|Peter with one of the smaller fish|
Fishing for these smallish cod is nowhere near as exciting as catching even medium sized pollack on the same gear. Where the pollack really dive when hooked, the codling have nothing like that turn of speed. Nevertheless they are dogged little fighters and, as you can imagine, make delicious eating.
Tony is not only a first class boat captain, he also shines on the culinary and domestic front. Firstly he rustled up lunchtime bacon sandwiches and cups of coffee with the stove in his little cabin, then, at the end of our short day, he gutted and filleted a few of the fish. These are now in our freezers and soon to be defrosted, battered and deep fried.
|Ready for filleting|
|'Bloody Hell its cold in here!' - says Pat|
Those of your that attended the last club meeting will know that, because of the very windy and wet weather in the week it was due to take place, our November competition was rescheduled for Wednesday 26th November at Burrator. In the event it proved a very good decision because the original date, Thursday 13th, turned out to be very stormy indeed. By the 26th the storms had gone but the cold weather had come in instead. So on the day we had only a small turnout of four members for what was a beautifully bright but seriously chilly early winter's day.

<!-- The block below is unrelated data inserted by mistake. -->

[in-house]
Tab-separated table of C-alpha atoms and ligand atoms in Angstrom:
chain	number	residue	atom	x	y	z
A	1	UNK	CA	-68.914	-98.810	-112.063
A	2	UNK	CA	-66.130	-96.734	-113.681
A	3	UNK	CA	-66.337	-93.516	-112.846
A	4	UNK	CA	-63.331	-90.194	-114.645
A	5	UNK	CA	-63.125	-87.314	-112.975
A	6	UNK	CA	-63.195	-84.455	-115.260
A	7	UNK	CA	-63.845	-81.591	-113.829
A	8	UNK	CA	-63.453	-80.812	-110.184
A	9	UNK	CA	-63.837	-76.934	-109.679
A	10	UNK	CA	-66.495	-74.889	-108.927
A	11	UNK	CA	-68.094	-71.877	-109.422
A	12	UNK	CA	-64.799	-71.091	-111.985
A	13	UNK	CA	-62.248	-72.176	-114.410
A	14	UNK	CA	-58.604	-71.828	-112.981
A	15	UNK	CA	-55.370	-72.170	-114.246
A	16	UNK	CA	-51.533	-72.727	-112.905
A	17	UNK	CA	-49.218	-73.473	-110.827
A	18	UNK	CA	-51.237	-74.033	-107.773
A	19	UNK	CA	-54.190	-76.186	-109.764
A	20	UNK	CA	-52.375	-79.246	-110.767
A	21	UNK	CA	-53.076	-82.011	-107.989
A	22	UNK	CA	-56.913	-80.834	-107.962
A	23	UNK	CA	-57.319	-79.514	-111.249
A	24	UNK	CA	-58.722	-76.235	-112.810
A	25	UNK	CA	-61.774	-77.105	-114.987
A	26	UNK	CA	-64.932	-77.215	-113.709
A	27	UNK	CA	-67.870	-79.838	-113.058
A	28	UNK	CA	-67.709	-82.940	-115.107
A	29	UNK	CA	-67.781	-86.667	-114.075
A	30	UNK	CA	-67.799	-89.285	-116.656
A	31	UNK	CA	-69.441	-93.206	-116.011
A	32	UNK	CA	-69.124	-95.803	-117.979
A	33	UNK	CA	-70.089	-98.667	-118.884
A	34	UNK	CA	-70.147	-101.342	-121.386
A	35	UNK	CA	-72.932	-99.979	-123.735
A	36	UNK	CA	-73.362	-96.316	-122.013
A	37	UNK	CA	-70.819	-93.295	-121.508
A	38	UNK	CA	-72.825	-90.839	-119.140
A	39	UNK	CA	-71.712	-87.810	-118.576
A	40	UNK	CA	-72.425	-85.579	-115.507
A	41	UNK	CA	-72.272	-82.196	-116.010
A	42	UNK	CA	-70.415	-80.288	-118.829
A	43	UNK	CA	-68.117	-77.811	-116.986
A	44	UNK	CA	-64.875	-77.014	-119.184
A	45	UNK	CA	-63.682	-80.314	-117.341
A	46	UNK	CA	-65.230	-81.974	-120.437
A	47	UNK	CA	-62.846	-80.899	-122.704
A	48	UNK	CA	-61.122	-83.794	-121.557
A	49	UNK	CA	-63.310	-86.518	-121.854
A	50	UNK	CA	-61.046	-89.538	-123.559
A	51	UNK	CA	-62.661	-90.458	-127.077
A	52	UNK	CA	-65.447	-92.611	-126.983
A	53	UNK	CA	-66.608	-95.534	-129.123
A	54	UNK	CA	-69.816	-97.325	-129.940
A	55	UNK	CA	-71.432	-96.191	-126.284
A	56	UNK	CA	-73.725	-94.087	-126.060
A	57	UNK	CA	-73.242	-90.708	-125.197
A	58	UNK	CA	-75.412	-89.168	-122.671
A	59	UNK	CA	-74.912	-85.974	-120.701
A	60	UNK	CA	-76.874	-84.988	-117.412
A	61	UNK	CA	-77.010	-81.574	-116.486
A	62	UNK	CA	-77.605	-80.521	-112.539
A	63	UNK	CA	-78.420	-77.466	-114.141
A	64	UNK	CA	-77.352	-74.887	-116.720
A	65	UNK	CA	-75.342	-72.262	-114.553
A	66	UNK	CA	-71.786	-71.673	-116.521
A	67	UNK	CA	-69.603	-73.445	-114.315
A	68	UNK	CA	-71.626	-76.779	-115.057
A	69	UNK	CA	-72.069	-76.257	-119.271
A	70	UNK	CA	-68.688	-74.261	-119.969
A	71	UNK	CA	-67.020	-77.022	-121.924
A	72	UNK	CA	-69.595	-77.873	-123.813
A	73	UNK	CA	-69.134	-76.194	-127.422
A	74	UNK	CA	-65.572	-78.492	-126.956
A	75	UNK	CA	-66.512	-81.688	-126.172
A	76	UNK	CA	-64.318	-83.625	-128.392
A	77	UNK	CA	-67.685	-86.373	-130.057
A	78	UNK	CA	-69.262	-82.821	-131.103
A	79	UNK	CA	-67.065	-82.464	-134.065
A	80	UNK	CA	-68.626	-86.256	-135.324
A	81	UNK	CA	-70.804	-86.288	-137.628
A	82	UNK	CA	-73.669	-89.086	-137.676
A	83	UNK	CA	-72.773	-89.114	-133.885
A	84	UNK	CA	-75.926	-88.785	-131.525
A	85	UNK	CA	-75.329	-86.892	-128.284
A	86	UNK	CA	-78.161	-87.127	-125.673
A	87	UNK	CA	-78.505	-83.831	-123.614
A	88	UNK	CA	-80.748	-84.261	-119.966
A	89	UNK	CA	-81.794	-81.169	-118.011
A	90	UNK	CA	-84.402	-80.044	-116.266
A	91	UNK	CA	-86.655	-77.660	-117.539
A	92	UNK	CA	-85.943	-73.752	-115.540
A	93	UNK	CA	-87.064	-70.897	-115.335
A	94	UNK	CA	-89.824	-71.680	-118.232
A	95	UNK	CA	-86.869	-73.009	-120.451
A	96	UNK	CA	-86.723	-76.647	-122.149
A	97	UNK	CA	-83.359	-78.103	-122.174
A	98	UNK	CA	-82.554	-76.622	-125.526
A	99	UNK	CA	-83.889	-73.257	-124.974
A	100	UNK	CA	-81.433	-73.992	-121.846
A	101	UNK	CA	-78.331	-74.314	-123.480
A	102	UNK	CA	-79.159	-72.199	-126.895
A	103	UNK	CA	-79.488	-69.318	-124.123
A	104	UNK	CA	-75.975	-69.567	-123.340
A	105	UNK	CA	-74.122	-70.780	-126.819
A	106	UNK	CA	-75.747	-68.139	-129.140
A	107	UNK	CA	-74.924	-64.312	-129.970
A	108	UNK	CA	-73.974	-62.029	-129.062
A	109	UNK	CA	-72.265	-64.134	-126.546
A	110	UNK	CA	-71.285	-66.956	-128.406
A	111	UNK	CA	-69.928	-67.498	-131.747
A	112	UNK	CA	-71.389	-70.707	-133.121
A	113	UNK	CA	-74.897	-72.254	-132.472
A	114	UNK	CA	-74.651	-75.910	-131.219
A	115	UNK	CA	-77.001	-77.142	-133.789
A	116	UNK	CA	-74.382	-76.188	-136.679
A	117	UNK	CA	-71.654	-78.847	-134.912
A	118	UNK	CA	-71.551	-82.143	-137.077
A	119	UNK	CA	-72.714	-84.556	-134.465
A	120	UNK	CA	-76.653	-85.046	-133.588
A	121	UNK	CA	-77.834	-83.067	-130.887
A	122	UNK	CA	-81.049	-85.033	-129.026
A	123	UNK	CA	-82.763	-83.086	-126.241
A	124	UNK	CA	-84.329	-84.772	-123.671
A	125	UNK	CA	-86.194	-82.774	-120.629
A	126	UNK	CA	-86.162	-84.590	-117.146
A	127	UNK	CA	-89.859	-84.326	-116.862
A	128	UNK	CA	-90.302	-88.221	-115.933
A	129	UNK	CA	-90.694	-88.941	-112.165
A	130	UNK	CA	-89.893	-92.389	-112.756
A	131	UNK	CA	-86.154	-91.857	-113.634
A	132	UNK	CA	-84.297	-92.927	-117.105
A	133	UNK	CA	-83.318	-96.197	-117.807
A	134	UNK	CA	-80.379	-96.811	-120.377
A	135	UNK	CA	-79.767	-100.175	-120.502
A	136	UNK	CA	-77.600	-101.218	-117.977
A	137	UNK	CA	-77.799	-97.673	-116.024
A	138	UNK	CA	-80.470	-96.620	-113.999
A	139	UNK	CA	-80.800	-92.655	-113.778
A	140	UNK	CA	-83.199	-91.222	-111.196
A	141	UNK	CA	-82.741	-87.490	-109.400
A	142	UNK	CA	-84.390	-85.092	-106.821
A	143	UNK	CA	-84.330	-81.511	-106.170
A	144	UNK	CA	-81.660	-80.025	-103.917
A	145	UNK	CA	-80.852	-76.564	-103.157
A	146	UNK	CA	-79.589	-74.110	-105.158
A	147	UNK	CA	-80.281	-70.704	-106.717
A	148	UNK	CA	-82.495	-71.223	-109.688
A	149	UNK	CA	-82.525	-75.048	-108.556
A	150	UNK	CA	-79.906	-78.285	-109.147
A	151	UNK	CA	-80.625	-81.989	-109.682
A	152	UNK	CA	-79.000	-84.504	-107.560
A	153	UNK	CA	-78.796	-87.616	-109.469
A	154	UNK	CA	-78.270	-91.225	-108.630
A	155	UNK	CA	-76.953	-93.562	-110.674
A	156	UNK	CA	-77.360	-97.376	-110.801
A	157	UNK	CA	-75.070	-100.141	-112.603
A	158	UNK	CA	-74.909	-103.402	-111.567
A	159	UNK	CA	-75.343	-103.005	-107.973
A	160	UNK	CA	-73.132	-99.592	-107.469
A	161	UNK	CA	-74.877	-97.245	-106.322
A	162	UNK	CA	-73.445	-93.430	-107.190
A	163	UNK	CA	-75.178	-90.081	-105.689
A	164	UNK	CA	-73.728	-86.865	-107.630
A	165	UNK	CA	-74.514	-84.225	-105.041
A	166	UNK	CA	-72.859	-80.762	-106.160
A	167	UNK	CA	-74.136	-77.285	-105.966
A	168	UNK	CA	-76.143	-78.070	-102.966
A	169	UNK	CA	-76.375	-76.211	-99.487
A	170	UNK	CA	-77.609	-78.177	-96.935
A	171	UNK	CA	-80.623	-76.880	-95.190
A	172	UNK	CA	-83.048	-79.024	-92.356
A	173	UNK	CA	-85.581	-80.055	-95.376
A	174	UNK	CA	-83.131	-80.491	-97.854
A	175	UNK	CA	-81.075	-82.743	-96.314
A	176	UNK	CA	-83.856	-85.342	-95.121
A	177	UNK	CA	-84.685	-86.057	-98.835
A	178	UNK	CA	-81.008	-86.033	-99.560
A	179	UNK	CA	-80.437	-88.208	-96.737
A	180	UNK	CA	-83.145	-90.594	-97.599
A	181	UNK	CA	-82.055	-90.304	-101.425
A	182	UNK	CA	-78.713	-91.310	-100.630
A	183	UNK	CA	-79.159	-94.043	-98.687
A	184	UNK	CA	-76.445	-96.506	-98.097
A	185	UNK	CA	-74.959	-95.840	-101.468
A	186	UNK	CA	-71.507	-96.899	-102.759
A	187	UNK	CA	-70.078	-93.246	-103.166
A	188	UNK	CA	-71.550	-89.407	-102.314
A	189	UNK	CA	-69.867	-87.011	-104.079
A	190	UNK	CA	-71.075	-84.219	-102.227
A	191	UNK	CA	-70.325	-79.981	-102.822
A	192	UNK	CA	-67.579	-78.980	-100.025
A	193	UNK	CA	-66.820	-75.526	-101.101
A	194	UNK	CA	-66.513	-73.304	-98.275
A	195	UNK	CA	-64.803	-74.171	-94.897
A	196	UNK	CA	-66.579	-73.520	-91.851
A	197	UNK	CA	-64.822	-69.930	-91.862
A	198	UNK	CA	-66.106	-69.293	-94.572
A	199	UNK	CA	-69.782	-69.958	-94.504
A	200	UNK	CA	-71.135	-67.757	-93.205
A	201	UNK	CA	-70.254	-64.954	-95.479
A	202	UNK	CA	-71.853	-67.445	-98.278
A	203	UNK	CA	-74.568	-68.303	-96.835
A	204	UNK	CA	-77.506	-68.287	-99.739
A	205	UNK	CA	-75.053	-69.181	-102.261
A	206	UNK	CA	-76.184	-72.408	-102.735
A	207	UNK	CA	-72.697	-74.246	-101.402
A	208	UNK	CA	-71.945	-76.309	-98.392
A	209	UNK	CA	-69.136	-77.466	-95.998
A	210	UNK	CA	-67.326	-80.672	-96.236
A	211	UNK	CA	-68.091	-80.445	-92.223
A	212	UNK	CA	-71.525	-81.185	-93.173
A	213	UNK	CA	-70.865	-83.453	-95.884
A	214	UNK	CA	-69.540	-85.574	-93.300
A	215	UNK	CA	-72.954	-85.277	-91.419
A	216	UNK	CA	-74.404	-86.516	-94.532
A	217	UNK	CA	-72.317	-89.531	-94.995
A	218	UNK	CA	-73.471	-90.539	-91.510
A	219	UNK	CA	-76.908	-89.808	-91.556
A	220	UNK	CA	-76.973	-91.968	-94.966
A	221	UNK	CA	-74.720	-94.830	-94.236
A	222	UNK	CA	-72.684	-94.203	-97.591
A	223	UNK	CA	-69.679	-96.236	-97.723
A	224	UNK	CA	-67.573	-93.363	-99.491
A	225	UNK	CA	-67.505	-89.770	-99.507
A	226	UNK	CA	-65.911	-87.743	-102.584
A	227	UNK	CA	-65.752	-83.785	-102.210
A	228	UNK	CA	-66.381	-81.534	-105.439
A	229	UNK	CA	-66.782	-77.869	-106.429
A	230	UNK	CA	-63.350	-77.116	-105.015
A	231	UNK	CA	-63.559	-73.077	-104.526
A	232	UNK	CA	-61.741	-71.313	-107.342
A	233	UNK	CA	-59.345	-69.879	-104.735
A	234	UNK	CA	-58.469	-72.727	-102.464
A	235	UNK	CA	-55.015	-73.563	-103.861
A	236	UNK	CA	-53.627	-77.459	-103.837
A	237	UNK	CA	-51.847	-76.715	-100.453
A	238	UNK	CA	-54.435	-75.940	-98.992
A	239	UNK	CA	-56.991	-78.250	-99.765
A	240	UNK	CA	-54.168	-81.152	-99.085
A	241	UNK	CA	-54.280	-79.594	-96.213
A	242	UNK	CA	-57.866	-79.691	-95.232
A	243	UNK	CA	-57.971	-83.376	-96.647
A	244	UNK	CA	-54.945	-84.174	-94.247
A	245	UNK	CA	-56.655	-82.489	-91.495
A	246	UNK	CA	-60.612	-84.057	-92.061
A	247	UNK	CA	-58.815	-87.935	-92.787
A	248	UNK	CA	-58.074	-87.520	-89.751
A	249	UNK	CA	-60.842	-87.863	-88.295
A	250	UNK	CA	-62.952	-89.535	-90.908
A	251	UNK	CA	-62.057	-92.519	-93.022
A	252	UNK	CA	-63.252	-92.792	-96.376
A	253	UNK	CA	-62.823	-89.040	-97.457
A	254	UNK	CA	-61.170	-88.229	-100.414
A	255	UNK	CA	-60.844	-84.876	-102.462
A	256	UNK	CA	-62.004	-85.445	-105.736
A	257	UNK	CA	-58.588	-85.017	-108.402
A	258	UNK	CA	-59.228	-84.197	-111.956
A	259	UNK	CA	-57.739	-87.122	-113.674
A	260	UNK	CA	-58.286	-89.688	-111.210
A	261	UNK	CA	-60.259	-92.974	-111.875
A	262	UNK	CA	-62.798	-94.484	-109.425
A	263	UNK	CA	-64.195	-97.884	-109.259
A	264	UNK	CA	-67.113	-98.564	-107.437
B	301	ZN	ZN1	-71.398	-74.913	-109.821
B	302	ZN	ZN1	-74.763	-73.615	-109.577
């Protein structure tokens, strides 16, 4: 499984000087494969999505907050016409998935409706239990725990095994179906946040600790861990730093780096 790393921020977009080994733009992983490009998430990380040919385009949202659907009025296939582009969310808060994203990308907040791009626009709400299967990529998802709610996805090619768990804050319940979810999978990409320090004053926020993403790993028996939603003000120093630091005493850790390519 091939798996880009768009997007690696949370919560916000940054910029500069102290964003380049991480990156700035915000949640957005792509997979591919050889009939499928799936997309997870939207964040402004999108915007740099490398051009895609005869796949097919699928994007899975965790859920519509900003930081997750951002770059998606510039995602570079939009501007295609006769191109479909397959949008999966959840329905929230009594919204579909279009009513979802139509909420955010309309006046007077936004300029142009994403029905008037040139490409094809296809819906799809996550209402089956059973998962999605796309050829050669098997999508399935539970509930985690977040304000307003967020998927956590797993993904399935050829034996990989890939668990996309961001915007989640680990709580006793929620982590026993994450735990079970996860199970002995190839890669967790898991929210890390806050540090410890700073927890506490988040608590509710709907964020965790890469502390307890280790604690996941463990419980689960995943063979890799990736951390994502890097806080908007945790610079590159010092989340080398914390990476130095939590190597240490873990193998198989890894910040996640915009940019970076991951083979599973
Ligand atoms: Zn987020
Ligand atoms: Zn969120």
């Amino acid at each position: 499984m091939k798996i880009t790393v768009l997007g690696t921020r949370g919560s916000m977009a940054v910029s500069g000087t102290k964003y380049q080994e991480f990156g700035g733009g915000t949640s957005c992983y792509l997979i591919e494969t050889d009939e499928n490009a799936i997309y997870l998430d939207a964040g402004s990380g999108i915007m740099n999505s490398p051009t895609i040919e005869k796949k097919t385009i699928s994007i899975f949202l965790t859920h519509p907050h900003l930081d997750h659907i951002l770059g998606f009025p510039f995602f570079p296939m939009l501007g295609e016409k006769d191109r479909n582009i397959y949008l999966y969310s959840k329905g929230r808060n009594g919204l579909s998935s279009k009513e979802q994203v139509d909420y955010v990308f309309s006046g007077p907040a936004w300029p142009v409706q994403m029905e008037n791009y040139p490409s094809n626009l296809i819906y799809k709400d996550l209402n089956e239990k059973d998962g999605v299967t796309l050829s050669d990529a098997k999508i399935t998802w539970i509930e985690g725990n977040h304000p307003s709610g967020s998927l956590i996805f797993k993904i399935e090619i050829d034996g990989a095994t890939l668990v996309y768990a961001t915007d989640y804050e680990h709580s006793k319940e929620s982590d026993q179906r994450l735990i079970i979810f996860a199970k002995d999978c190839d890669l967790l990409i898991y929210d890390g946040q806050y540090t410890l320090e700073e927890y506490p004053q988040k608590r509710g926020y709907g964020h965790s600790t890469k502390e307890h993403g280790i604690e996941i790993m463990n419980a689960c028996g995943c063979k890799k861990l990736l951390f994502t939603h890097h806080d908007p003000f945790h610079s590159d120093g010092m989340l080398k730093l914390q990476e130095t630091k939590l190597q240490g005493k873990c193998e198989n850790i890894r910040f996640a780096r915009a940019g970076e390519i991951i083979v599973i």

In the end the four intrepid souls, Tony Vallack, David Lye, Pat Power and Peter Macconnell caught only two fish between them, though numerous other trout were hooked and lost. No one fished on beyond about three o'clock at which time Tony and Pat were declared joint winners with one 'schoolie' each, and we all went home to sit in front of our respective fires with cups of coffee or perhaps glasses of whisky.
Here are some more pictures:
|Tony looks in vain for signs of rising fish|